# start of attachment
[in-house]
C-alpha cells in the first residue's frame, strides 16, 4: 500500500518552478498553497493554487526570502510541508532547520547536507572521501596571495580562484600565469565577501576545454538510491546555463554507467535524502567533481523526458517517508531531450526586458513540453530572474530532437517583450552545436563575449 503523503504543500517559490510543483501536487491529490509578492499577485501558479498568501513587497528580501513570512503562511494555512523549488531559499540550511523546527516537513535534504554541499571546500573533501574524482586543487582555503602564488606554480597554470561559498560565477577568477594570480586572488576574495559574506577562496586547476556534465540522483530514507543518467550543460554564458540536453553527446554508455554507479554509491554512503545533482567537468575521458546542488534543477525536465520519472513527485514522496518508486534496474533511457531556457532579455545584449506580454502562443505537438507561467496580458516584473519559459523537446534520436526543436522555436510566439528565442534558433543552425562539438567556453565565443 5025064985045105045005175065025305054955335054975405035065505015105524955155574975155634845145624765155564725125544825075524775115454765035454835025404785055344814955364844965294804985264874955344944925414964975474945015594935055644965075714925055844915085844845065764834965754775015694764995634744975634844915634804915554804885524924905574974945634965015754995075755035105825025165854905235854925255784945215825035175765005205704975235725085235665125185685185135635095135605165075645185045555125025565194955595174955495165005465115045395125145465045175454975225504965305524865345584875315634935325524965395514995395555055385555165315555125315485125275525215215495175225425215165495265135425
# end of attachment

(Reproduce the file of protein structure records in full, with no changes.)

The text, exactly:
[in-house]
C-alpha cells in the first residue's frame, strides 16, 4: 500500500518552478498553497493554487526570502510541508532547520547536507572521501596571495580562484600565469565577501576545454538510491546555463554507467535524502567533481523526458517517508531531450526586458513540453530572474530532437517583450552545436563575449 503523503504543500517559490510543483501536487491529490509578492499577485501558479498568501513587497528580501513570512503562511494555512523549488531559499540550511523546527516537513535534504554541499571546500573533501574524482586543487582555503602564488606554480597554470561559498560565477577568477594570480586572488576574495559574506577562496586547476556534465540522483530514507543518467550543460554564458540536453553527446554508455554507479554509491554512503545533482567537468575521458546542488534543477525536465520519472513527485514522496518508486534496474533511457531556457532579455545584449506580454502562443505537438507561467496580458516584473519559459523537446534520436526543436522555436510566439528565442534558433543552425562539438567556453565565443 5025064985045105045005175065025305054955335054975405035065505015105524955155574975155634845145624765155564725125544825075524775115454765035454835025404785055344814955364844965294804985264874955344944925414964975474945015594935055644965075714925055844915085844845065764834965754775015694764995634744975634844915634804915554804885524924905574974945634965015754995075755035105825025165854905235854925255784945215825035175765005205704975235725085235665125185685185135635095135605165075645185045555125025565194955595174955495165005465115045395125145465045175454975225504965305524865345584875315634935325524965395514995395555055385555165315555125315485125275525215215495175225425215165495265135425